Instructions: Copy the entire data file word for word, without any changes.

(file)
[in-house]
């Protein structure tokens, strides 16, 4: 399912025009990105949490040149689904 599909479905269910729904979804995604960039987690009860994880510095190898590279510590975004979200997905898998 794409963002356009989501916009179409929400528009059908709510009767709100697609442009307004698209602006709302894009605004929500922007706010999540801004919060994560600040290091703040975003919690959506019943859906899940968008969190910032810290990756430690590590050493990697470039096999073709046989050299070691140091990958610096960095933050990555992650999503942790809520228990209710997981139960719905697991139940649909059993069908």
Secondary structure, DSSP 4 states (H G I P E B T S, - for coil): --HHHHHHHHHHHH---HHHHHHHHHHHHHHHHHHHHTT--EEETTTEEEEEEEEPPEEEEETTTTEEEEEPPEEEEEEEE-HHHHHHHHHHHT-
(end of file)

[in-house]
């Protein structure tokens, strides 16, 4: 399912025009990105949490040149689904 599909479905269910729904979804995604960039987690009860994880510095190898590279510590975004979200997905898998 794409963002356009989501916009179409929400528009059908709510009767709100697609442009307004698209602006709302894009605004929500922007706010999540801004919060994560600040290091703040975003919690959506019943859906899940968008969190910032810290990756430690590590050493990697470039096999073709046989050299070691140091990958610096960095933050990555992650999503942790809520228990209710997981139960719905697991139940649909059993069908």
Secondary structure, DSSP 4 states (H G I P E B T S, - for coil): --HHHHHHHHHHHH---HHHHHHHHHHHHHHHHHHHHTT--EEETTTEEEEEEEEPPEEEEETTTTEEEEEPPEEEEEEEE-HHHHHHHHHHHT-